For its first hour, “The Death of Dick Long” is a derivative and clunky black comedy that cribs from “Fargo” and trafficks in crass white-trash stereotypes, but that’s only part of a larger agenda. With the arrival of a kinky twist, the movie undercuts its lowbrow humor with real emotional stakes. The story of two close friends contending with the secret of their mutual buddy’s accidental death seems fairly straightforward — until it subverts expectations with gratifying results indicative of shrewd storytelling at work.
That’s no surprise given that “Dick Long” is the first solo directing credit for Daniel Scheinert, following his co-directing on “Swiss Army Man” (aka the “farting corpse movie”) that managed to turn its toilet gags into a surreal tone poem. “Dick Long,” which stems from Billy Chew’s script, lacks the same abstract weirdness that made “Swiss Army Man” such an indelible cinematic delight. It has more intimate aims — humanizing a couple of brutish morons by mining substance from the silliness, and arriving at the conclusion that crass white-trash stereotypes have feelings, too.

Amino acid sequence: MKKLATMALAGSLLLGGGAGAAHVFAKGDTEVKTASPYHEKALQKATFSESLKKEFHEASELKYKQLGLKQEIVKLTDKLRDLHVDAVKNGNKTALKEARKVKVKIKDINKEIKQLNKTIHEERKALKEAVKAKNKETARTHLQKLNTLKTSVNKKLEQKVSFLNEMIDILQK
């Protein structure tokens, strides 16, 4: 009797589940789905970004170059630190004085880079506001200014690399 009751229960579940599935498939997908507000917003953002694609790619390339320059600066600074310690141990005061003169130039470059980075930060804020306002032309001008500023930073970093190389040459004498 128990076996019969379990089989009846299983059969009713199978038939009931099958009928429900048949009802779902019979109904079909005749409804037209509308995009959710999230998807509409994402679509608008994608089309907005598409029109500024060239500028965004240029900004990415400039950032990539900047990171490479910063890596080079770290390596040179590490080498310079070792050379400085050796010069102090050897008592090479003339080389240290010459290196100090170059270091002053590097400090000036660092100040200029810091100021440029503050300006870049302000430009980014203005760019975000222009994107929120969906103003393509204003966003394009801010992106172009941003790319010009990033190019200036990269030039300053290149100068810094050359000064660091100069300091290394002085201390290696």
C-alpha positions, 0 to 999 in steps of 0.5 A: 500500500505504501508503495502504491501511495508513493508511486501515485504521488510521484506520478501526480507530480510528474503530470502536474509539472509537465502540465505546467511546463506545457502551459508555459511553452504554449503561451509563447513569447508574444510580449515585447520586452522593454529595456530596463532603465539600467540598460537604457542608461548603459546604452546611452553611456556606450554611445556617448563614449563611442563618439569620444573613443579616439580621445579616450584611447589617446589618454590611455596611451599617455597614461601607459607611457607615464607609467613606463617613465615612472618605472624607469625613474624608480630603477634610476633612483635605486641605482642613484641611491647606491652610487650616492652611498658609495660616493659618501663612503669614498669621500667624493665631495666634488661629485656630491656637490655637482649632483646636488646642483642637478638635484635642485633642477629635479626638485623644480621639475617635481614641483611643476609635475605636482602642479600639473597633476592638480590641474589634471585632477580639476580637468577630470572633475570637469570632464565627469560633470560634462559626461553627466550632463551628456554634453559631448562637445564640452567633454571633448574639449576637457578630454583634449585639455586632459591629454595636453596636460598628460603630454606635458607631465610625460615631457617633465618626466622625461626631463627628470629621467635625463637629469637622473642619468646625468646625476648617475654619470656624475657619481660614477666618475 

While both “Swiss Army Man” and “Dick Long” involve unusual dead bodies, the plot comparisons end there. Scheinert’s latest is a grimy ode to backwater Alabama, unfolding in a small town where nobody dreams big or considers the outside world. The wondrous opening sequence encapsulates that setting with terrific concision: Pals Zeke Olsen (Michael Abbott Jr.), Earl Wyeth (Andre Hyland), and the titular Dick Long (Scheinert himself) jam out with a crude rendition of Staind’s “It’s Been a While” in Zeke’s garage until his wife puts their young daughter to bed. So begins a ritual of shotgunning beers and setting off fireworks late into the night, until the trio heads into a barn to continue their antics. “Y’all wanna get weird?” Dick asks, but the movie holds back on revealing just how weird things are about to get.